# Packages Required
library(ReinforcementLearning) # For Model Building
GitHub Repository

   

Introduction

Reinforcement learning is a more diverse area of machine learning than supervised and unsupervised learning. The simple idea behind reinforcement learning comes from behaviorist psychology. That is, in some state, an agent will take some action that it has learned will maximize its instant or future reward. There are many different types of reinforcement learning problems and many different types of algorithms to solve them. Using the ReinforcementLearning package in R, a policy can be learned from examples of state-action-reward transitions.

   

Tic-Tac-Toe

The tictactoe data set contains examples of moves in the game Tic-Tac-Toe. It provides information on the rewards given by taking some action in some state. It also maps actions to next states. With many examples, a policy is produced:

# Load Dataset
data("tictactoe")
head(tictactoe)
##       State Action NextState Reward
## 1 .........     c7 ......X.B      0
## 2 ......X.B     c6 ...B.XX.B      0
## 3 ...B.XX.B     c2 .XBB.XX.B      0
## 4 .XBB.XX.B     c8 .XBBBXXXB      0
## 5 .XBBBXXXB     c1 XXBBBXXXB      0
## 6 .........     c1 X...B....      0
# Define reinforcement learning parameters
control <- list(alpha = 0.2, gamma = 0.4, epsilon = 0.1)

# Learn a policy using the data
model <- ReinforcementLearning(tictactoe, 
                               s = "State", 
                               a = "Action", 
                               r = "Reward", 
                               s_new = "NextState", 
                               iter = 1, 
                               control = control)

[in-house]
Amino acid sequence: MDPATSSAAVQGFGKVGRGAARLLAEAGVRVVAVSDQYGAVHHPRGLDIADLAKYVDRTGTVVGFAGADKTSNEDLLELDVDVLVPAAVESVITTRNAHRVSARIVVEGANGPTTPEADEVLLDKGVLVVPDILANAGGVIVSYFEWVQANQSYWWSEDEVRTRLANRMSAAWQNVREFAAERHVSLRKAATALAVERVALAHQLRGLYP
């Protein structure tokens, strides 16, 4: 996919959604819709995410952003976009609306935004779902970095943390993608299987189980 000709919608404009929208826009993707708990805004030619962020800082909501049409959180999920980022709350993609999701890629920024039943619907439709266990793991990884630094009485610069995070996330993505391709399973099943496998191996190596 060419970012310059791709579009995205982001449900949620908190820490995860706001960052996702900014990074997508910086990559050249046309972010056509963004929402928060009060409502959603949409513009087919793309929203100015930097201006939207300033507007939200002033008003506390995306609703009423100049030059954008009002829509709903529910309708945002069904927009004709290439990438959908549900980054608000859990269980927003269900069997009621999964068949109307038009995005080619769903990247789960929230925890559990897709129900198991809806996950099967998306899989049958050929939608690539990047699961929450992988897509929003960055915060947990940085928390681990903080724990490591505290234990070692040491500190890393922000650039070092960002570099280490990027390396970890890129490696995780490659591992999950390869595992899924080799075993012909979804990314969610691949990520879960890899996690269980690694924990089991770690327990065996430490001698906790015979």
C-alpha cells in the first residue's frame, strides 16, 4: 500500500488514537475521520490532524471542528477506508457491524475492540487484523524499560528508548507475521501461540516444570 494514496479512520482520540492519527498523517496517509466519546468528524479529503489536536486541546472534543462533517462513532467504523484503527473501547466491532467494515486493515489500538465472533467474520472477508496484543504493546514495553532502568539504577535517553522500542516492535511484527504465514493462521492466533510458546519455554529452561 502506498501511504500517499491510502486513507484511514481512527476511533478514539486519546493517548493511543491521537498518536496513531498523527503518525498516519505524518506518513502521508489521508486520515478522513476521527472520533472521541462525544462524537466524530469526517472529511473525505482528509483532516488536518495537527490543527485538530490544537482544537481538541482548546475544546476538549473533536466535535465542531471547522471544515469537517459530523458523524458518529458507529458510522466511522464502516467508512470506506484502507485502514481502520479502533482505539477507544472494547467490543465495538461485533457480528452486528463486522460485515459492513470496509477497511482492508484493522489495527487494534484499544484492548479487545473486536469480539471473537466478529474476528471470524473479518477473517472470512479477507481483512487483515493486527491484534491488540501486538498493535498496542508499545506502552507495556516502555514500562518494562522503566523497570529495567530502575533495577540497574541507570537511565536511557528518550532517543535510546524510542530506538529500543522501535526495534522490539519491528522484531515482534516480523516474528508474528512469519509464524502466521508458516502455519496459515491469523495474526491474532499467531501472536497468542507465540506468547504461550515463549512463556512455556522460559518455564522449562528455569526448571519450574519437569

# Print the policy
head(policy(model))
## .XXBB..XB XXBB.B.X. .XBB..BXX BXX...B.. ..XB..... XBXBXB... 
##      "c1"      "c5"      "c5"      "c4"      "c5"      "c9"
# Get an action via the policy
get.move <- function(state){
  return (model$Policy[attr(model$Policy, "names") == state][[1]])
}

# Play a game where player 2 avoids a loss
# Opening move
get.move(".........")
## [1] "c5"
# Plater 2 Plays c9
get.move("....X...B")
## [1] "c7"
# Player 2 Plays c3 to avoid loss
get.move("..B.X.X.B")
## [1] "c6"
# Player 2 Plays c4 to avoid loss
get.move("..BBXXX.B")
## [1] "c1"
# All remaining moves lead to a draw

   

Tower of Hanoi

The Tower of Hanoi is a famous math puzzle where the objective is to move D differently sized disks from one of P pegs by only moving one disk at a time and never stacking large disks on top of smaller disks. Instead of learning from data, the environment can be defined in such a way that states and actions are mapped based off certain rules:

# Initial Conditions
disks <- 3
pegs <- 3

# Sets the actions
# For example, the 3 disk and 3 peg game would have 3(3-1) legal moves
# Moves are described using 1 (to) and -1 (from)
# -1,0,1
# The disk moves from the 0 peg to the 2 peg
set.actions <- function(pegs) {
  
  # N(N-1) is the number of legal moves
  # Independent of game state
  num_actions <- pegs*(pegs-1)
  
  if (pegs == 0 || pegs == 1) {return(0)}
  
  actions <- matrix(0, num_actions, pegs)
  
  move <- pegs
  
  # Create a matrix describing every legal move
  for (i in 1:num_actions) {
    j <- ceiling(i/(pegs-1))
    actions[i,j] <- -1
    if (move != j) {
      actions[i,move] <- 1
    }
    move <- move - 1
    if (move == 0) {move <- pegs}
  }

  actions_string <- c()
    
  # Convert the matrix into a vector of strings
  for (i in 1:num_actions) {
    string <- ""
    for (j in 1:pegs) {
      string <- paste(string, toString(actions[i,j]), sep = ",")
    }
    string <- substring(string, 2)
    actions_string <- c(actions_string, string)
  }

  return(actions_string)
}

# Sets the states
# For example, the 3 disk and 3 peg game would have 3^3 possible states
# Each peg location is represented by a place in base 3
# Size of the pegs goes from smallest to largest
# 0 0 2
# The largest disk is at peg 2, other 2 disks are at peg 0
set.states <- function(pegs, disks) {
  states <- c()
  
  for (i in 0:((pegs^disks)-1)) {

    locations <- integer(disks)
    
    for (j in 1:disks) {
      locations[j] <- i %% pegs
      i <- i %/% pegs
    }
    
    states <- c(states, toString(locations))
    
  }
  
  return(states)
}

# All possible states
states <- set.states(pegs, disks)

# All possible actions